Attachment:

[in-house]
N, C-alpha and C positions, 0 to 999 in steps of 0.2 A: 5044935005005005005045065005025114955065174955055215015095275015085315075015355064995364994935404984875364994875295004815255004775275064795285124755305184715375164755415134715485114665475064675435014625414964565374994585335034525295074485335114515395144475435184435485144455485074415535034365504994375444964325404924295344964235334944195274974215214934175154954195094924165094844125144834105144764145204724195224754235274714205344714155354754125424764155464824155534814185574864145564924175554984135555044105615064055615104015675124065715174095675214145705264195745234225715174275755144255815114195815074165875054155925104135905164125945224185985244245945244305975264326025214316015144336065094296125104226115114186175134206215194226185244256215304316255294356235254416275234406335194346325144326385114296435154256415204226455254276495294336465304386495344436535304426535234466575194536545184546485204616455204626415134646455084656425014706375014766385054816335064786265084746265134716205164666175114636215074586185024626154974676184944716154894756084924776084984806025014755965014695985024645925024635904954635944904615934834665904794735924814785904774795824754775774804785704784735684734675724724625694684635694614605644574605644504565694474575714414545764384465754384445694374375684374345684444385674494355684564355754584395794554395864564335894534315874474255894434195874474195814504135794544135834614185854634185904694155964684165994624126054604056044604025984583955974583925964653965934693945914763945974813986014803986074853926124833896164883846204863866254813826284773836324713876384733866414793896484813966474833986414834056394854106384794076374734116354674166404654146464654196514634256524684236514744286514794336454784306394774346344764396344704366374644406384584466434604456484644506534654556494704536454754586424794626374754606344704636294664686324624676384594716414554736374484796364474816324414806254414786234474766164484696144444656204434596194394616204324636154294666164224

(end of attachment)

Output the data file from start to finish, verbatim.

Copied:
[in-house]
N, C-alpha and C positions, 0 to 999 in steps of 0.2 A: 5044935005005005005045065005025114955065174955055215015095275015085315075015355064995364994935404984875364994875295004815255004775275064795285124755305184715375164755415134715485114665475064675435014625414964565374994585335034525295074485335114515395144475435184435485144455485074415535034365504994375444964325404924295344964235334944195274974215214934175154954195094924165094844125144834105144764145204724195224754235274714205344714155354754125424764155464824155534814185574864145564924175554984135555044105615064055615104015675124065715174095675214145705264195745234225715174275755144255815114195815074165875054155925104135905164125945224185985244245945244305975264326025214316015144336065094296125104226115114186175134206215194226185244256215304316255294356235254416275234406335194346325144326385114296435154256415204226455254276495294336465304386495344436535304426535234466575194536545184546485204616455204626415134646455084656425014706375014766385054816335064786265084746265134716205164666175114636215074586185024626154974676184944716154894756084924776084984806025014755965014695985024645925024635904954635944904615934834665904794735924814785904774795824754775774804785704784735684734675724724625694684635694614605644574605644504565694474575714414545764384465754384445694374375684374345684444385674494355684564355754584395794554395864564335894534315874474255894434195874474195814504135794544135834614185854634185904694155964684165994624126054604056044604025984583955974583925964653965934693945914763945974813986014803986074853926124833896164883846204863866254813826284773836324713876384733866414793896484813966474833986414834056394854106384794076374734116354674166404654146464654196514634256524684236514744286514794336454784306394774346344764396344704366374644406384584466434604456484644506534654556494704536454754586424794626374754606344704636294664686324624676384594716414554736374484796364474816324414806254414786234474766164484696144444656204434596194394616204324636154294666164224